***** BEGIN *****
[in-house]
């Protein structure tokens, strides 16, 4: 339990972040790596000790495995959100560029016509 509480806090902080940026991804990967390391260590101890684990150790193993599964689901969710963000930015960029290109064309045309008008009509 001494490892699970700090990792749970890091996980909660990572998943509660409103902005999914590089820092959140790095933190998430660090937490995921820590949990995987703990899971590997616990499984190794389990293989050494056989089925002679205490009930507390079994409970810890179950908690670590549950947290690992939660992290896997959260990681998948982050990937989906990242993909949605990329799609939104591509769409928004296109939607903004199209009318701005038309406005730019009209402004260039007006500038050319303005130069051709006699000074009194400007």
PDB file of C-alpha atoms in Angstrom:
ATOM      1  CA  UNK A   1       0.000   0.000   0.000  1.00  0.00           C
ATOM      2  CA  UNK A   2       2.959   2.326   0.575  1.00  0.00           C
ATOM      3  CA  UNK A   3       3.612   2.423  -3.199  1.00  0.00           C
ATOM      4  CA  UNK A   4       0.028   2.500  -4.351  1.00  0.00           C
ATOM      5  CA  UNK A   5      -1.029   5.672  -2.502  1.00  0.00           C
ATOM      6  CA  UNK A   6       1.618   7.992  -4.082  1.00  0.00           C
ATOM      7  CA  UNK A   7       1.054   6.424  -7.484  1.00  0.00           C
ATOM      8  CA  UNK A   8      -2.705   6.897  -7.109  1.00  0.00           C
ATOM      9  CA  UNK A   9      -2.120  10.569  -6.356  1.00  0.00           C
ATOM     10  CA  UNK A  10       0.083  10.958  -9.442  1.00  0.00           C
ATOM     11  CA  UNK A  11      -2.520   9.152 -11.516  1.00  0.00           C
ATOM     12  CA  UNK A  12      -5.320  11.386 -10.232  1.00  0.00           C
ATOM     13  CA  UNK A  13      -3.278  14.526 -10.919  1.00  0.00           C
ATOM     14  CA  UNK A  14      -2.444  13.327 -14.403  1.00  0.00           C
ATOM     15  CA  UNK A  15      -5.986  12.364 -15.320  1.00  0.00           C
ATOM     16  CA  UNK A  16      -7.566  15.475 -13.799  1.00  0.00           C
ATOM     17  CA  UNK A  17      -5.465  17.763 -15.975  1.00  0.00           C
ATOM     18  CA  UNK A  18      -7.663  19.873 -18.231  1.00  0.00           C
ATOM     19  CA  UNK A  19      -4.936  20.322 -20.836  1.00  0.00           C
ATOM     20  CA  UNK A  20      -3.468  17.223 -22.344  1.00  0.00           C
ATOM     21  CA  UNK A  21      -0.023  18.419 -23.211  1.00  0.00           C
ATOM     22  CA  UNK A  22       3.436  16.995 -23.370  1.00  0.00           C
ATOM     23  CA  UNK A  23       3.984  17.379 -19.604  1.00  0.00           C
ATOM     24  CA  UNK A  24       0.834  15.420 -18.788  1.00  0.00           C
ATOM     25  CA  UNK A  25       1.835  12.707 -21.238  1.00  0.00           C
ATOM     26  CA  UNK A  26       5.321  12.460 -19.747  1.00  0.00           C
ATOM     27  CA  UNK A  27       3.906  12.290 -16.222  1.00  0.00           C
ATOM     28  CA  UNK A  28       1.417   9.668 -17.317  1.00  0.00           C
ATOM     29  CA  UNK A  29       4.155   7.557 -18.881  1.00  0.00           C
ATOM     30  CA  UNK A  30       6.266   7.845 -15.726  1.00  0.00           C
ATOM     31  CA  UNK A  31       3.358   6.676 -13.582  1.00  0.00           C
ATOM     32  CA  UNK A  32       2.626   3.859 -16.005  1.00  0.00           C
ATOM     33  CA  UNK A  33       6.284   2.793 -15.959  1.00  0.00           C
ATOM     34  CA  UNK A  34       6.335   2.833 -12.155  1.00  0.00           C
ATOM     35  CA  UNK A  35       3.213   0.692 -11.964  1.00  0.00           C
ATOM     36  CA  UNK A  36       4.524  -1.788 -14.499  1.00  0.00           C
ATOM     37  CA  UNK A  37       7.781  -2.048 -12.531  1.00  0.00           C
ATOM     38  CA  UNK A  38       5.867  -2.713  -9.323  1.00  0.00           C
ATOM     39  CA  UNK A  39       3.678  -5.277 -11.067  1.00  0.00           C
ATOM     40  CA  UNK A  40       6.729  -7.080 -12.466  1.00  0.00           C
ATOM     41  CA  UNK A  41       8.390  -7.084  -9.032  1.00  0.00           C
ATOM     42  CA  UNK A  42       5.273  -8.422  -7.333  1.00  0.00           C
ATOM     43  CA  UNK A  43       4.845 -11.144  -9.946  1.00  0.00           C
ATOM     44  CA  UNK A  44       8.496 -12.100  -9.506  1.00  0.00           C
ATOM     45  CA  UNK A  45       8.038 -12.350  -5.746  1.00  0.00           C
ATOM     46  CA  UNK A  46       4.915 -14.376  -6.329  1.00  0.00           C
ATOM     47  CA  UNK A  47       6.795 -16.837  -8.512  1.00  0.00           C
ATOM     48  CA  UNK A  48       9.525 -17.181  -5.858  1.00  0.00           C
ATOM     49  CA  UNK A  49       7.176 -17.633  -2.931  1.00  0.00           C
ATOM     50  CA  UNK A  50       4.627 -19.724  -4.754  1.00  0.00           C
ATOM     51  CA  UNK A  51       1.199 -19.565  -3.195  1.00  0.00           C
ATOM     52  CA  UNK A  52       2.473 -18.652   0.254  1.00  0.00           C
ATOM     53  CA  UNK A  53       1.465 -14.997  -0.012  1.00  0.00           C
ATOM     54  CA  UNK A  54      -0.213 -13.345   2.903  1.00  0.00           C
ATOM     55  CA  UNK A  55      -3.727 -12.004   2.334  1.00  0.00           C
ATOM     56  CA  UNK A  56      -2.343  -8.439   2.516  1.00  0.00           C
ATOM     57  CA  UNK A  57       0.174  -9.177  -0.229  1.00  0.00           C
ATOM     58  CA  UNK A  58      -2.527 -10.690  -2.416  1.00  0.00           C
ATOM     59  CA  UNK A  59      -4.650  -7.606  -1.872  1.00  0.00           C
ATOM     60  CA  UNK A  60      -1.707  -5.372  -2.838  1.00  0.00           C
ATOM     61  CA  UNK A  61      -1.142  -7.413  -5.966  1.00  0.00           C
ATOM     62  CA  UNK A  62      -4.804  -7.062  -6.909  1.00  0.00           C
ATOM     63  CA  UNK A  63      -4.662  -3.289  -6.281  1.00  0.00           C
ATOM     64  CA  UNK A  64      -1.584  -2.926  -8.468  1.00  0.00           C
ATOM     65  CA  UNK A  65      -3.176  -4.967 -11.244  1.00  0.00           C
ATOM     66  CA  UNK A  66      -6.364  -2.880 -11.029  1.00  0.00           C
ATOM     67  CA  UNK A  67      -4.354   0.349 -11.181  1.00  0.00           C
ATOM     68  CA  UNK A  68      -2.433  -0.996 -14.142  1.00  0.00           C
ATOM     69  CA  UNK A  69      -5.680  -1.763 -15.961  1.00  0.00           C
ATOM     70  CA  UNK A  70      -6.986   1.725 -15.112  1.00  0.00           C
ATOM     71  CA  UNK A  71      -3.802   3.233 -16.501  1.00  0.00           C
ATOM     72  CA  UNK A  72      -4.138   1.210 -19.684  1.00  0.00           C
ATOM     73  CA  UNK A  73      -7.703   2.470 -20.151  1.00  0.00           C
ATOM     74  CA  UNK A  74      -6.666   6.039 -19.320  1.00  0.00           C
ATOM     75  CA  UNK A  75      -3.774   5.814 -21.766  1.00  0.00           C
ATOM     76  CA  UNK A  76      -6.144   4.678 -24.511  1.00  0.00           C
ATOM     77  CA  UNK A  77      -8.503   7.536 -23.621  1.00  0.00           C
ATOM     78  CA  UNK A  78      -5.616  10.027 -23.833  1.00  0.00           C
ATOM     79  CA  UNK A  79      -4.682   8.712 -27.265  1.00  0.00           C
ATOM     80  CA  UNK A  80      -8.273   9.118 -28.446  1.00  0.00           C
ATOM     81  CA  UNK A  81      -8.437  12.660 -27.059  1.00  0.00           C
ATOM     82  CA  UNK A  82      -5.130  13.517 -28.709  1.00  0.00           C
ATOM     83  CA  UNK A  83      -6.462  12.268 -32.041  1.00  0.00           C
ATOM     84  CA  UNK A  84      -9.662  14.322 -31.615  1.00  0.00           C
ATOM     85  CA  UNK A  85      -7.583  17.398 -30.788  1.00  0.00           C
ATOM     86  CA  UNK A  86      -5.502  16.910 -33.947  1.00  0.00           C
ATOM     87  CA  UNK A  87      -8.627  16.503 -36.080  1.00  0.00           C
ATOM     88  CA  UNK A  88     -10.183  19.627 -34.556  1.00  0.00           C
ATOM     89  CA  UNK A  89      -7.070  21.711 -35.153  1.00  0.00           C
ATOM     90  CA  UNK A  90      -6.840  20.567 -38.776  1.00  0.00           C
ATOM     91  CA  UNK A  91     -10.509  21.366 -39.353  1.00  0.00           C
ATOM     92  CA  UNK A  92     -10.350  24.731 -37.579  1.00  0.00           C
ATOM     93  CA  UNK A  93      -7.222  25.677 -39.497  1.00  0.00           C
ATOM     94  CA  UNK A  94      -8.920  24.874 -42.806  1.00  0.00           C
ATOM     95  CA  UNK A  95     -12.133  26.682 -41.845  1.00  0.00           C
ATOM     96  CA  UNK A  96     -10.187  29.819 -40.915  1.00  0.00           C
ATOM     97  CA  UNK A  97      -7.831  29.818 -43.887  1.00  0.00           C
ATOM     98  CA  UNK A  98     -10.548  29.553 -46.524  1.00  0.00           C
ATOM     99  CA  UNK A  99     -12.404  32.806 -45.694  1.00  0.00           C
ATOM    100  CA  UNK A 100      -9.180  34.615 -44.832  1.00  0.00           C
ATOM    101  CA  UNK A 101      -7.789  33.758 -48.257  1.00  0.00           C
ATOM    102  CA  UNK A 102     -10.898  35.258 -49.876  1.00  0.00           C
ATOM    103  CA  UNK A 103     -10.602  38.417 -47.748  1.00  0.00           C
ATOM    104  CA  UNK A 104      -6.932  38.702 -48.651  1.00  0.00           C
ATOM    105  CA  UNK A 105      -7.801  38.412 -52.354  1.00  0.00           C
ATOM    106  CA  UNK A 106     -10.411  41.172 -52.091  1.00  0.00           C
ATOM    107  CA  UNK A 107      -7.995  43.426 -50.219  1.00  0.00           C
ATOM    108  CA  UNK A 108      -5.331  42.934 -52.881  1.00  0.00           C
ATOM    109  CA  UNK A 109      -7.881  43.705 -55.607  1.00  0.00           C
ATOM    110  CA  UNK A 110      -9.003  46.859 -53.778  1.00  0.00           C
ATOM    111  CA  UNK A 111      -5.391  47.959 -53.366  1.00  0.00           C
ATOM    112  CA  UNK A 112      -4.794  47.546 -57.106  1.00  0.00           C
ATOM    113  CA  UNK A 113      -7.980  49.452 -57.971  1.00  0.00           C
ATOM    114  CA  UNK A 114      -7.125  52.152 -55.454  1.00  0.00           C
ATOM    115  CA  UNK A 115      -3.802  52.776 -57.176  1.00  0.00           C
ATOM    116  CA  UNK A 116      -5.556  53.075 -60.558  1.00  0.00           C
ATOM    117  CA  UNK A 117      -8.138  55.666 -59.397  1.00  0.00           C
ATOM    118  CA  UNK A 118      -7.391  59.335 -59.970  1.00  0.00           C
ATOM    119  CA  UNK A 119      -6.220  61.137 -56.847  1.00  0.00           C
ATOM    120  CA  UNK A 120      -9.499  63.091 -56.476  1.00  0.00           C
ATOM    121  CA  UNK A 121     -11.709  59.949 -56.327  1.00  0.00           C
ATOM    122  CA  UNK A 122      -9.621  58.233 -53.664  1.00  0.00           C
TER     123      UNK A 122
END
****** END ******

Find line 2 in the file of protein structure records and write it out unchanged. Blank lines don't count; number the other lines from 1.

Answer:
């Protein structure tokens, strides 16, 4: 339990972040790596000790495995959100560029016509 509480806090902080940026991804990967390391260590101890684990150790193993599964689901969710963000930015960029290109064309045309008008009509 001494490892699970700090990792749970890091996980909660990572998943509660409103902005999914590089820092959140790095933190998430660090937490995921820590949990995987703990899971590997616990499984190794389990293989050494056989089925002679205490009930507390079994409970810890179950908690670590549950947290690992939660992290896997959260990681998948982050990937989906990242993909949605990329799609939104591509769409928004296109939607903004199209009318701005038309406005730019009209402004260039007006500038050319303005130069051709006699000074009194400007």